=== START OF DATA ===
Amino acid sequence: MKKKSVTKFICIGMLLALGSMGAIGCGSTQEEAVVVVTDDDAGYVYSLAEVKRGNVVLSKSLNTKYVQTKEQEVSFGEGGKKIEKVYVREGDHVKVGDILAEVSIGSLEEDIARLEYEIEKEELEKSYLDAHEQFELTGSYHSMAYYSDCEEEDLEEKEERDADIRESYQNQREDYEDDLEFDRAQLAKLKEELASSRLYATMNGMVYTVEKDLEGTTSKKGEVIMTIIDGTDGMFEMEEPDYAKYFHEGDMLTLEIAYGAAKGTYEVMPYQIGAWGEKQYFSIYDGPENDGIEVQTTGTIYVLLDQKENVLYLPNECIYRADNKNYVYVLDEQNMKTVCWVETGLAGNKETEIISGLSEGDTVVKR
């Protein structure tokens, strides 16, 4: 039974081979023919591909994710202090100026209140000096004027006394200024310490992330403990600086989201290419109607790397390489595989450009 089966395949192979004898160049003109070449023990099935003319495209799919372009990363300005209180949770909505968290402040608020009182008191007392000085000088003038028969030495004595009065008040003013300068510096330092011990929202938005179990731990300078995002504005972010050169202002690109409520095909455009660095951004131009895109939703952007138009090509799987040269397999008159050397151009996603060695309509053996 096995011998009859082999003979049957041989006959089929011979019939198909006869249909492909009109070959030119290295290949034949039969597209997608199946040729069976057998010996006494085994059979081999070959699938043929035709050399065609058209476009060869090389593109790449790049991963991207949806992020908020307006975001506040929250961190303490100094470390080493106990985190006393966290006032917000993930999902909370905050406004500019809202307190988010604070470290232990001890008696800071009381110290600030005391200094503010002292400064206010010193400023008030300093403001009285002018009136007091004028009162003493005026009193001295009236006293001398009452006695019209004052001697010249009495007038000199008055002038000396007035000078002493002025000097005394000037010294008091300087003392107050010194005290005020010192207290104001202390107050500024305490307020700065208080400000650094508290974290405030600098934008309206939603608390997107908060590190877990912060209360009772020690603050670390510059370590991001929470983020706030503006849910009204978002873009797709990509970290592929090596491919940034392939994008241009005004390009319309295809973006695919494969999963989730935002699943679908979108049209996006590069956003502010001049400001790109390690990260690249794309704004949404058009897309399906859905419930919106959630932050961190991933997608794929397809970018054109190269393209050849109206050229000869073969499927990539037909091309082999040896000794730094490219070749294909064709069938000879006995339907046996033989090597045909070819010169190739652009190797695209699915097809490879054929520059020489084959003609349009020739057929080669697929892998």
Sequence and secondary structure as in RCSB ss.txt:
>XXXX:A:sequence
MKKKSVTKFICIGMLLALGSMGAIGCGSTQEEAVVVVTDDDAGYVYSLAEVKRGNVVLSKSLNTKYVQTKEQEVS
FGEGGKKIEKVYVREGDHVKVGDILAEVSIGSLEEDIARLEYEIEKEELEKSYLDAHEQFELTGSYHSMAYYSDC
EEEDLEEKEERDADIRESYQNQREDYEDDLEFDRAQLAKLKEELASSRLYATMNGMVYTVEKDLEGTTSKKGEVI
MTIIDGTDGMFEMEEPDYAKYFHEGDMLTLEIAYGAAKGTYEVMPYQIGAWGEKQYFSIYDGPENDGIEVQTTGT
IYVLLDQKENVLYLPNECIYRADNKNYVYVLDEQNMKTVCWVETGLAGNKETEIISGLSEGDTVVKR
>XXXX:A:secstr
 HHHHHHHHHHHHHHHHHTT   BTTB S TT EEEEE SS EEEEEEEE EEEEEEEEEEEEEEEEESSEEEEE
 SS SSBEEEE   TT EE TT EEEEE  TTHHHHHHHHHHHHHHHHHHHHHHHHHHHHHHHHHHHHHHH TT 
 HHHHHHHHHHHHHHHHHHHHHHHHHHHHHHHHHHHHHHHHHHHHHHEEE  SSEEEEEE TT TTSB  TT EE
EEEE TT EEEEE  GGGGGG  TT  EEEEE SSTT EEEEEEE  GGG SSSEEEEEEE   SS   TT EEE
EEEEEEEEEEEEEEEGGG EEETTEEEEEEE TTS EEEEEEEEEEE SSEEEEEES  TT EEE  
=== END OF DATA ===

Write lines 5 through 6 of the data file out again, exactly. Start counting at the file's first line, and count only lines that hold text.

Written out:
MKKKSVTKFICIGMLLALGSMGAIGCGSTQEEAVVVVTDDDAGYVYSLAEVKRGNVVLSKSLNTKYVQTKEQEVS
FGEGGKKIEKVYVREGDHVKVGDILAEVSIGSLEEDIARLEYEIEKEELEKSYLDAHEQFELTGSYHSMAYYSDC